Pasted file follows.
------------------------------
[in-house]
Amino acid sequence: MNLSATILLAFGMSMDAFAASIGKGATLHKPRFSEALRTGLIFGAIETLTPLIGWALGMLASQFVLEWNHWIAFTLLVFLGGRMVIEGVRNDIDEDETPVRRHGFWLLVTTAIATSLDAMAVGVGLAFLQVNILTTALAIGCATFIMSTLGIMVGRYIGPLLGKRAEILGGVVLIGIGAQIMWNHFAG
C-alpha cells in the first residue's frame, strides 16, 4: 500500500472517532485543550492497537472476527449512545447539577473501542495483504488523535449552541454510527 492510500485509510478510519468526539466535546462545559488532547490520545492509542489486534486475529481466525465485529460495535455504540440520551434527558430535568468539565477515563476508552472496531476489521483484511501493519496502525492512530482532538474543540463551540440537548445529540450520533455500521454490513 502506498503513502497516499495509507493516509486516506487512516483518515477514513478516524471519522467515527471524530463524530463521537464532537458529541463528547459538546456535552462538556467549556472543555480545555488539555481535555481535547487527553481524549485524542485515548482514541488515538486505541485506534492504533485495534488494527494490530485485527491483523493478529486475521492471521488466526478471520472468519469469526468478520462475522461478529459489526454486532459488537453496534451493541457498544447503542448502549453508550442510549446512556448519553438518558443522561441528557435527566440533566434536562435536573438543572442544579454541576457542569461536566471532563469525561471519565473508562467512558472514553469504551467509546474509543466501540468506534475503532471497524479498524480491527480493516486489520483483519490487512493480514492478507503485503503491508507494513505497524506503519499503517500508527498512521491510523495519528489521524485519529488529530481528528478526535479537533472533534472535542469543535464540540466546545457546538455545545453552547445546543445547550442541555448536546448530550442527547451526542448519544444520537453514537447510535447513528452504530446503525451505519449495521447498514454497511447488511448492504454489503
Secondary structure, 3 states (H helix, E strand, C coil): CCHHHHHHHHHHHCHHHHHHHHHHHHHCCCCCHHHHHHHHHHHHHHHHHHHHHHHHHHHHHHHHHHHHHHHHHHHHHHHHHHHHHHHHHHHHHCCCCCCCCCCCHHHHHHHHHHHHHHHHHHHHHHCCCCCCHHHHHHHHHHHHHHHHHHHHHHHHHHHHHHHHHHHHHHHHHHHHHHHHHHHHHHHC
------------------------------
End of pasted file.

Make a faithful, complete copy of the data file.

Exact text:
[in-house]
Amino acid sequence: MNLSATILLAFGMSMDAFAASIGKGATLHKPRFSEALRTGLIFGAIETLTPLIGWALGMLASQFVLEWNHWIAFTLLVFLGGRMVIEGVRNDIDEDETPVRRHGFWLLVTTAIATSLDAMAVGVGLAFLQVNILTTALAIGCATFIMSTLGIMVGRYIGPLLGKRAEILGGVVLIGIGAQIMWNHFAG
C-alpha cells in the first residue's frame, strides 16, 4: 500500500472517532485543550492497537472476527449512545447539577473501542495483504488523535449552541454510527 492510500485509510478510519468526539466535546462545559488532547490520545492509542489486534486475529481466525465485529460495535455504540440520551434527558430535568468539565477515563476508552472496531476489521483484511501493519496502525492512530482532538474543540463551540440537548445529540450520533455500521454490513 502506498503513502497516499495509507493516509486516506487512516483518515477514513478516524471519522467515527471524530463524530463521537464532537458529541463528547459538546456535552462538556467549556472543555480545555488539555481535555481535547487527553481524549485524542485515548482514541488515538486505541485506534492504533485495534488494527494490530485485527491483523493478529486475521492471521488466526478471520472468519469469526468478520462475522461478529459489526454486532459488537453496534451493541457498544447503542448502549453508550442510549446512556448519553438518558443522561441528557435527566440533566434536562435536573438543572442544579454541576457542569461536566471532563469525561471519565473508562467512558472514553469504551467509546474509543466501540468506534475503532471497524479498524480491527480493516486489520483483519490487512493480514492478507503485503503491508507494513505497524506503519499503517500508527498512521491510523495519528489521524485519529488529530481528528478526535479537533472533534472535542469543535464540540466546545457546538455545545453552547445546543445547550442541555448536546448530550442527547451526542448519544444520537453514537447510535447513528452504530446503525451505519449495521447498514454497511447488511448492504454489503
Secondary structure, 3 states (H helix, E strand, C coil): CCHHHHHHHHHHHCHHHHHHHHHHHHHCCCCCHHHHHHHHHHHHHHHHHHHHHHHHHHHHHHHHHHHHHHHHHHHHHHHHHHHHHHHHHHHHHCCCCCCCCCCCHHHHHHHHHHHHHHHHHHHHHHCCCCCCHHHHHHHHHHHHHHHHHHHHHHHHHHHHHHHHHHHHHHHHHHHHHHHHHHHHHHHC